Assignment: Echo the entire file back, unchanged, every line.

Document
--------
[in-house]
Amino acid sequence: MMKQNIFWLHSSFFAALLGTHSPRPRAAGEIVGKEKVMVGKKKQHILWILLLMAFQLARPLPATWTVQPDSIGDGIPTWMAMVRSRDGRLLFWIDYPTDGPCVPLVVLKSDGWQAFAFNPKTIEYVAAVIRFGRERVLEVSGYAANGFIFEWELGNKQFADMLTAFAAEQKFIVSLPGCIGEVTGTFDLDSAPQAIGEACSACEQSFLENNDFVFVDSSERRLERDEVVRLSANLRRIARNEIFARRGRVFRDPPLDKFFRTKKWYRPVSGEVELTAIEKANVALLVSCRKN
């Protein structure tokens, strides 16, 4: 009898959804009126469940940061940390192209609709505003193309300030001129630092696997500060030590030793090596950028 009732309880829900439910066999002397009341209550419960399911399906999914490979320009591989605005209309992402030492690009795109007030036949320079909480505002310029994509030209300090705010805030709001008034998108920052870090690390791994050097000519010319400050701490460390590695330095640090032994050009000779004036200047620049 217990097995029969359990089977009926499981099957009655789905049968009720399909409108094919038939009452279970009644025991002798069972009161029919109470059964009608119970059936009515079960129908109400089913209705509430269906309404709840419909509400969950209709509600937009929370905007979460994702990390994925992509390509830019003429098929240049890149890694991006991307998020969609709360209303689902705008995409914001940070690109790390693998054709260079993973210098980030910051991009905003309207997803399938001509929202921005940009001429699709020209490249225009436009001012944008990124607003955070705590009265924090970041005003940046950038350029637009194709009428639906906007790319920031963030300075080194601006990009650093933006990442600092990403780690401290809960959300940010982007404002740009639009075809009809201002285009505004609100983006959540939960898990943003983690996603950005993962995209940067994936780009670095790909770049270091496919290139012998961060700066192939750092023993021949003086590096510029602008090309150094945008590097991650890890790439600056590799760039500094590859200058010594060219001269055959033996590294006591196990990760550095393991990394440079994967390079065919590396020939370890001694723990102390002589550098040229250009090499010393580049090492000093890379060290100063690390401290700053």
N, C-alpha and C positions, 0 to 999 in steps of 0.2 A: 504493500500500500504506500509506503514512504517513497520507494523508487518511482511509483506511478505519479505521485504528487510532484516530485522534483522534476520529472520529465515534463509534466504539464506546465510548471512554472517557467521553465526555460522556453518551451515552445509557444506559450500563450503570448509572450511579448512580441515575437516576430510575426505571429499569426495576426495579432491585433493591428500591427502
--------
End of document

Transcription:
[in-house]
Amino acid sequence: MMKQNIFWLHSSFFAALLGTHSPRPRAAGEIVGKEKVMVGKKKQHILWILLLMAFQLARPLPATWTVQPDSIGDGIPTWMAMVRSRDGRLLFWIDYPTDGPCVPLVVLKSDGWQAFAFNPKTIEYVAAVIRFGRERVLEVSGYAANGFIFEWELGNKQFADMLTAFAAEQKFIVSLPGCIGEVTGTFDLDSAPQAIGEACSACEQSFLENNDFVFVDSSERRLERDEVVRLSANLRRIARNEIFARRGRVFRDPPLDKFFRTKKWYRPVSGEVELTAIEKANVALLVSCRKN
């Protein structure tokens, strides 16, 4: 009898959804009126469940940061940390192209609709505003193309300030001129630092696997500060030590030793090596950028 009732309880829900439910066999002397009341209550419960399911399906999914490979320009591989605005209309992402030492690009795109007030036949320079909480505002310029994509030209300090705010805030709001008034998108920052870090690390791994050097000519010319400050701490460390590695330095640090032994050009000779004036200047620049 217990097995029969359990089977009926499981099957009655789905049968009720399909409108094919038939009452279970009644025991002798069972009161029919109470059964009608119970059936009515079960129908109400089913209705509430269906309404709840419909509400969950209709509600937009929370905007979460994702990390994925992509390509830019003429098929240049890149890694991006991307998020969609709360209303689902705008995409914001940070690109790390693998054709260079993973210098980030910051991009905003309207997803399938001509929202921005940009001429699709020209490249225009436009001012944008990124607003955070705590009265924090970041005003940046950038350029637009194709009428639906906007790319920031963030300075080194601006990009650093933006990442600092990403780690401290809960959300940010982007404002740009639009075809009809201002285009505004609100983006959540939960898990943003983690996603950005993962995209940067994936780009670095790909770049270091496919290139012998961060700066192939750092023993021949003086590096510029602008090309150094945008590097991650890890790439600056590799760039500094590859200058010594060219001269055959033996590294006591196990990760550095393991990394440079994967390079065919590396020939370890001694723990102390002589550098040229250009090499010393580049090492000093890379060290100063690390401290700053």
N, C-alpha and C positions, 0 to 999 in steps of 0.2 A: 504493500500500500504506500509506503514512504517513497520507494523508487518511482511509483506511478505519479505521485504528487510532484516530485522534483522534476520529472520529465515534463509534466504539464506546465510548471512554472517557467521553465526555460522556453518551451515552445509557444506559450500563450503570448509572450511579448512580441515575437516576430510575426505571429499569426495576426495579432491585433493591428500591427502